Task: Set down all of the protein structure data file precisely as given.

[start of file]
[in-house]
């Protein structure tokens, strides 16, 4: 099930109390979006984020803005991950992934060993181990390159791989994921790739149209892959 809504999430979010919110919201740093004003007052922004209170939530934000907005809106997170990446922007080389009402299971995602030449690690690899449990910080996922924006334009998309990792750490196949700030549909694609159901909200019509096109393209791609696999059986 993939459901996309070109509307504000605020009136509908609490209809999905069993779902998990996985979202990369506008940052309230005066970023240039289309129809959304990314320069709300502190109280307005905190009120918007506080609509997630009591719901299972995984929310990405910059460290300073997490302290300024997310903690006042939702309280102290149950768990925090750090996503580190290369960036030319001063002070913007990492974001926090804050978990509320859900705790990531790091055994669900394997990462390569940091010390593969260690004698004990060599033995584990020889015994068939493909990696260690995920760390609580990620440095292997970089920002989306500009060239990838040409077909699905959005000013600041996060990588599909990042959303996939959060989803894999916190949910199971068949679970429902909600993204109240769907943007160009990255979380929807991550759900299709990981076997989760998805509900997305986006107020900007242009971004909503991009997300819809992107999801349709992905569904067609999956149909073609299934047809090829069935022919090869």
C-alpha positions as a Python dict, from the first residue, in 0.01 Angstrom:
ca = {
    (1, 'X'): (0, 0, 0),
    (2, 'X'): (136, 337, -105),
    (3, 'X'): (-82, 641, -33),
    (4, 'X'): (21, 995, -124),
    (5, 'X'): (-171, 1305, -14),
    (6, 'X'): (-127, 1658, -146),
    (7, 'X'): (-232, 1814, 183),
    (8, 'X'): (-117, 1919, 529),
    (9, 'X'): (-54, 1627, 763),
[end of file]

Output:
[in-house]
């Protein structure tokens, strides 16, 4: 099930109390979006984020803005991950992934060993181990390159791989994921790739149209892959 809504999430979010919110919201740093004003007052922004209170939530934000907005809106997170990446922007080389009402299971995602030449690690690899449990910080996922924006334009998309990792750490196949700030549909694609159901909200019509096109393209791609696999059986 993939459901996309070109509307504000605020009136509908609490209809999905069993779902998990996985979202990369506008940052309230005066970023240039289309129809959304990314320069709300502190109280307005905190009120918007506080609509997630009591719901299972995984929310990405910059460290300073997490302290300024997310903690006042939702309280102290149950768990925090750090996503580190290369960036030319001063002070913007990492974001926090804050978990509320859900705790990531790091055994669900394997990462390569940091010390593969260690004698004990060599033995584990020889015994068939493909990696260690995920760390609580990620440095292997970089920002989306500009060239990838040409077909699905959005000013600041996060990588599909990042959303996939959060989803894999916190949910199971068949679970429902909600993204109240769907943007160009990255979380929807991550759900299709990981076997989760998805509900997305986006107020900007242009971004909503991009997300819809992107999801349709992905569904067609999956149909073609299934047809090829069935022919090869």
C-alpha positions as a Python dict, from the first residue, in 0.01 Angstrom:
ca = {
    (1, 'X'): (0, 0, 0),
    (2, 'X'): (136, 337, -105),
    (3, 'X'): (-82, 641, -33),
    (4, 'X'): (21, 995, -124),
    (5, 'X'): (-171, 1305, -14),
    (6, 'X'): (-127, 1658, -146),
    (7, 'X'): (-232, 1814, 183),
    (8, 'X'): (-117, 1919, 529),
    (9, 'X'): (-54, 1627, 763),